As a long-term player of spellcasters, I have a lot of different spellcards from different publishers, ranging from top-of-the-line commercial packs bought at my FLGS to PDFs bought here & elsewhere. The Spellcards 5e cards rank among my favourites, for being clear, concise, easy-to-use and attractive. My GM was so impressed he wants a set for himself!
The first thing to draw the eye is the legend in the top right, clearly showing at a glance whether the spell has verbal, somatic or material components, if it's a concentration spell (hugely important for 5e wizards!), and even if the material component is consumed. When your GM likes to throw adverse effects at you whilst you're spellcasting, and you have only seconds to pick a spell, the ability to spot one that can be used while restrained or silenced can be a lifesaver!
Highlighting ritual spells with another icon is another great idea, and I now game with a little stack of cards that I don't have to memorise but can cast with ten minutes' preparation (funny how the party's always willing to pause the dungeon crawl while I cast identify...).
Unlike almost every other spell card I've used, the cards don't slavishly copy the (sometimes tortured and convoluted) text of the PHb: instead, they're a clear summation of the rules, with nifty colour-coding for the results of failing & passing saves. Highlighting important words in the spell description (types of saves, durations, etc) means less time spent reading rules, fewer mistakes in the heat of battle, and more time crushing enemies!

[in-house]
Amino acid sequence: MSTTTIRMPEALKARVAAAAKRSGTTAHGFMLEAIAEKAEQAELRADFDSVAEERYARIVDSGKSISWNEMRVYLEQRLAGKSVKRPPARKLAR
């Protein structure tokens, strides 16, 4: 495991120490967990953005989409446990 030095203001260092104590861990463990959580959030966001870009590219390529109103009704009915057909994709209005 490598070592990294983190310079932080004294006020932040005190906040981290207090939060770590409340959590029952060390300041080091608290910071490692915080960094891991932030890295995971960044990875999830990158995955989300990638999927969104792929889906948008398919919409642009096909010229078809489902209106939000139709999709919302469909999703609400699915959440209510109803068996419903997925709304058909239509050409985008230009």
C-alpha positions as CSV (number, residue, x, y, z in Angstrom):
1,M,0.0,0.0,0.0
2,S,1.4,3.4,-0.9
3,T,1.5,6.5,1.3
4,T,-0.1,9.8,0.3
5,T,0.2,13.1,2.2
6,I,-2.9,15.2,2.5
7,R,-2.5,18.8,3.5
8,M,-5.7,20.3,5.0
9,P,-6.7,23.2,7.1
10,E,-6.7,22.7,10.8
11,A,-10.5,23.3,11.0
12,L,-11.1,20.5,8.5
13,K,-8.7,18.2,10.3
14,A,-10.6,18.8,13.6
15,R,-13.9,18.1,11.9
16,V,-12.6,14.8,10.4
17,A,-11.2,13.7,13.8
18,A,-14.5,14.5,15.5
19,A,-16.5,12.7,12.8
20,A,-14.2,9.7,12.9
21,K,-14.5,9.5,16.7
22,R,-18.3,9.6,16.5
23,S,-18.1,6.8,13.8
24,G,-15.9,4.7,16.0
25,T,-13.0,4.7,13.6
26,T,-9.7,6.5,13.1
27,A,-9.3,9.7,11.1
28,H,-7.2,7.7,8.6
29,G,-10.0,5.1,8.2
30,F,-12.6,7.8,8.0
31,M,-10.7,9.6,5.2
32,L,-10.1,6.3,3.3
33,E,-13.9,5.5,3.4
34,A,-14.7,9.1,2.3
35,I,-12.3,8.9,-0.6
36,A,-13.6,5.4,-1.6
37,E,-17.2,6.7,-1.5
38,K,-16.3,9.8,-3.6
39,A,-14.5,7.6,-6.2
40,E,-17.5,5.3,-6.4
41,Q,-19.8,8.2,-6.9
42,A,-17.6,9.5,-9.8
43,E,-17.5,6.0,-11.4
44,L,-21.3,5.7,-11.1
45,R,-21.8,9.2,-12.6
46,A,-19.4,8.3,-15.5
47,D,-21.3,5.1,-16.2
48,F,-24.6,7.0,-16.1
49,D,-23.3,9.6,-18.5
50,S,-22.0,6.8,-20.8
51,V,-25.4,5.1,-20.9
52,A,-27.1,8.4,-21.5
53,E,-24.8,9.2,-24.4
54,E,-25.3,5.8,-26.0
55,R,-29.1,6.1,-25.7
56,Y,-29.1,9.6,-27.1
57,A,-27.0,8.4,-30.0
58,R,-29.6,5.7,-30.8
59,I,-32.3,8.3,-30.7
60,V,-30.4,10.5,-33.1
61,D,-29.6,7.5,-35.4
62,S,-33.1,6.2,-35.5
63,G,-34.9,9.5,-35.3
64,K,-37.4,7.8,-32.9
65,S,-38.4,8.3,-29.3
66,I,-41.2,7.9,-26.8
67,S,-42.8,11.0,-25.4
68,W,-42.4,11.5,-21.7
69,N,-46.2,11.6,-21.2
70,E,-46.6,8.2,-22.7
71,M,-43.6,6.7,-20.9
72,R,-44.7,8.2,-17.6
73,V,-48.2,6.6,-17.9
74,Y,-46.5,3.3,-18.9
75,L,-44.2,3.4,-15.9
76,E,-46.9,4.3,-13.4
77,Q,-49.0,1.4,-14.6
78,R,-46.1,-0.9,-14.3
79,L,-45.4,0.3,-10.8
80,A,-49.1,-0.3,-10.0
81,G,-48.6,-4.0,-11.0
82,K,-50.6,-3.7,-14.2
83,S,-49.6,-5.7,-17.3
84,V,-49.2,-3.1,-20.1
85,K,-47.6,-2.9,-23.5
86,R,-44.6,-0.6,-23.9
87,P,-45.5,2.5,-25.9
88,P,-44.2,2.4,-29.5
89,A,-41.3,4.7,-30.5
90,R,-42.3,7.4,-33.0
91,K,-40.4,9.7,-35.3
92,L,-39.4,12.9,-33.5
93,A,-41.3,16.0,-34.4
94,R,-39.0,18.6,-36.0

Filling empty slots on pages with condition & area of effect rules cards as 'extras' is a wonderful idea, & it's great having these to hand as a quick reference during play. My only problem is that you then have to print multiples of these pages, scattered throughout the set, if you want to issue cards to several players affected by the same condition(s). Of course, by definition, using them as space-fillers means that's going to happen. The only suggestion I can make is that if Myth Merchant chooses to add separate pages to the PDF just for the condition/AoE rules, players & GMs will be very happy.
Lastly, kudos to Myth Merchant Press for continuing to support these cards, quickly correcting the (minor) errors & releasing improvements like variant card backs.
Pros: Clear & attractive art & icons; simple, easy-to-use rules; nice features like colour-coding; important rules are highlighted.
Cons: The PDF cards being laid out with a little white space between them is an annoying feature, as it means twice as many cuts.
Value for money (PDF): superb.
Rating: A solid 4/5, probably edging up to 4.5/5 if the cards were laid out as a single sheet & easier to cut! Overall, an impressive product.